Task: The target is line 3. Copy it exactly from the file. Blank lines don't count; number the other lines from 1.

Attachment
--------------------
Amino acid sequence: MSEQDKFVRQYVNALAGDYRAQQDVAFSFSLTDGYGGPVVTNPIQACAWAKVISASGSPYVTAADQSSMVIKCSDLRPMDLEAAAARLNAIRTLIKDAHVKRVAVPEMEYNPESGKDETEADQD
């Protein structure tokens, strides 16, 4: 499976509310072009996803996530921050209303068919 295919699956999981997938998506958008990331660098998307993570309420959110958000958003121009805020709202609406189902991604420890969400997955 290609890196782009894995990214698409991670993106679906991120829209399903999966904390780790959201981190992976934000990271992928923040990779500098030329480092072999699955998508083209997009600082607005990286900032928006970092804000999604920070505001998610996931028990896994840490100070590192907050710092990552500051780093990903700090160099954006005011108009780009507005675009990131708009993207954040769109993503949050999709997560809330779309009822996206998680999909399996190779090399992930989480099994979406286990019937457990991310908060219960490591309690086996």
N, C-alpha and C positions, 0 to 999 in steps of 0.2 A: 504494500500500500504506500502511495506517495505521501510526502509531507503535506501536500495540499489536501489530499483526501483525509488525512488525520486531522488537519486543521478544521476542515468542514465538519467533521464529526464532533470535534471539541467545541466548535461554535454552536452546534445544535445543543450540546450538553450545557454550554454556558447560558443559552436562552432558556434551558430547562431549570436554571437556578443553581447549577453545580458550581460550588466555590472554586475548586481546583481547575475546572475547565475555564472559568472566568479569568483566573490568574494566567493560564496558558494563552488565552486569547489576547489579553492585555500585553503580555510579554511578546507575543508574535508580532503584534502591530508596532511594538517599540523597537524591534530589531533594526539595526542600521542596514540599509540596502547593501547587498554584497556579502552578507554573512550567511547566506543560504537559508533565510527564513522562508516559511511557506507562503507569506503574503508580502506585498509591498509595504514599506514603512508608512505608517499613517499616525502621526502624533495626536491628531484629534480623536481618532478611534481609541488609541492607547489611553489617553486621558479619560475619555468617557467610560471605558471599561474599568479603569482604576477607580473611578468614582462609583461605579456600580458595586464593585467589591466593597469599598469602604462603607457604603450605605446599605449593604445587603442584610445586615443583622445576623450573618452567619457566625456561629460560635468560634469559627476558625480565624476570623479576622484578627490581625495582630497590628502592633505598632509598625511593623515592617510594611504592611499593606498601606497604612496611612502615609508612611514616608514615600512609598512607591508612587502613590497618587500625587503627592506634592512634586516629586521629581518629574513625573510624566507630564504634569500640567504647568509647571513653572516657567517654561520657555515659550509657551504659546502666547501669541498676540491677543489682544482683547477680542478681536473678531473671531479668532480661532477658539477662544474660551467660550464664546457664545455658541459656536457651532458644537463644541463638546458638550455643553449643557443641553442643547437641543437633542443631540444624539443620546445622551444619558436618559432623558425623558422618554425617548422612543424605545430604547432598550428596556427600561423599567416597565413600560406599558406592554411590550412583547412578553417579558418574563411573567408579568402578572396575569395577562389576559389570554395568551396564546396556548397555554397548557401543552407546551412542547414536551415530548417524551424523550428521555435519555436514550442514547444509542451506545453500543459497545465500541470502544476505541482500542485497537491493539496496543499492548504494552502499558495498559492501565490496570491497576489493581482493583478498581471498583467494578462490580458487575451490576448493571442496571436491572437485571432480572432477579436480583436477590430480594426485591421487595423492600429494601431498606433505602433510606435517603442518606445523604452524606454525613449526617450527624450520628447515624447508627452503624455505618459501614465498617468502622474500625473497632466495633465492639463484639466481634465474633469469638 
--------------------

N, C-alpha and C positions, 0 to 999 in steps of 0.2 A: 504494500500500500504506500502511495506517495505521501510526502509531507503535506501536500495540499489536501489530499483526501483525509488525512488525520486531522488537519486543521478544521476542515468542514465538519467533521464529526464532533470535534471539541467545541466548535461554535454552536452546534445544535445543543450540546450538553450545557454550554454556558447560558443559552436562552432558556434551558430547562431549570436554571437556578443553581447549577453545580458550581460550588466555590472554586475548586481546583481547575475546572475547565475555564472559568472566568479569568483566573490568574494566567493560564496558558494563552488565552486569547489576547489579553492585555500585553503580555510579554511578546507575543508574535508580532503584534502591530508596532511594538517599540523597537524591534530589531533594526539595526542600521542596514540599509540596502547593501547587498554584497556579502552578507554573512550567511547566506543560504537559508533565510527564513522562508516559511511557506507562503507569506503574503508580502506585498509591498509595504514599506514603512508608512505608517499613517499616525502621526502624533495626536491628531484629534480623536481618532478611534481609541488609541492607547489611553489617553486621558479619560475619555468617557467610560471605558471599561474599568479603569482604576477607580473611578468614582462609583461605579456600580458595586464593585467589591466593597469599598469602604462603607457604603450605605446599605449593604445587603442584610445586615443583622445576623450573618452567619457566625456561629460560635468560634469559627476558625480565624476570623479576622484578627490581625495582630497590628502592633505598632509598625511593623515592617510594611504592611499593606498601606497604612496611612502615609508612611514616608514615600512609598512607591508612587502613590497618587500625587503627592506634592512634586516629586521629581518629574513625573510624566507630564504634569500640567504647568509647571513653572516657567517654561520657555515659550509657551504659546502666547501669541498676540491677543489682544482683547477680542478681536473678531473671531479668532480661532477658539477662544474660551467660550464664546457664545455658541459656536457651532458644537463644541463638546458638550455643553449643557443641553442643547437641543437633542443631540444624539443620546445622551444619558436618559432623558425623558422618554425617548422612543424605545430604547432598550428596556427600561423599567416597565413600560406599558406592554411590550412583547412578553417579558418574563411573567408579568402578572396575569395577562389576559389570554395568551396564546396556548397555554397548557401543552407546551412542547414536551415530548417524551424523550428521555435519555436514550442514547444509542451506545453500543459497545465500541470502544476505541482500542485497537491493539496496543499492548504494552502499558495498559492501565490496570491497576489493581482493583478498581471498583467494578462490580458487575451490576448493571442496571436491572437485571432480572432477579436480583436477590430480594426485591421487595423492600429494601431498606433505602433510606435517603442518606445523604452524606454525613449526617450527624450520628447515624447508627452503624455505618459501614465498617468502622474500625473497632466495633465492639463484639466481634465474633469469638 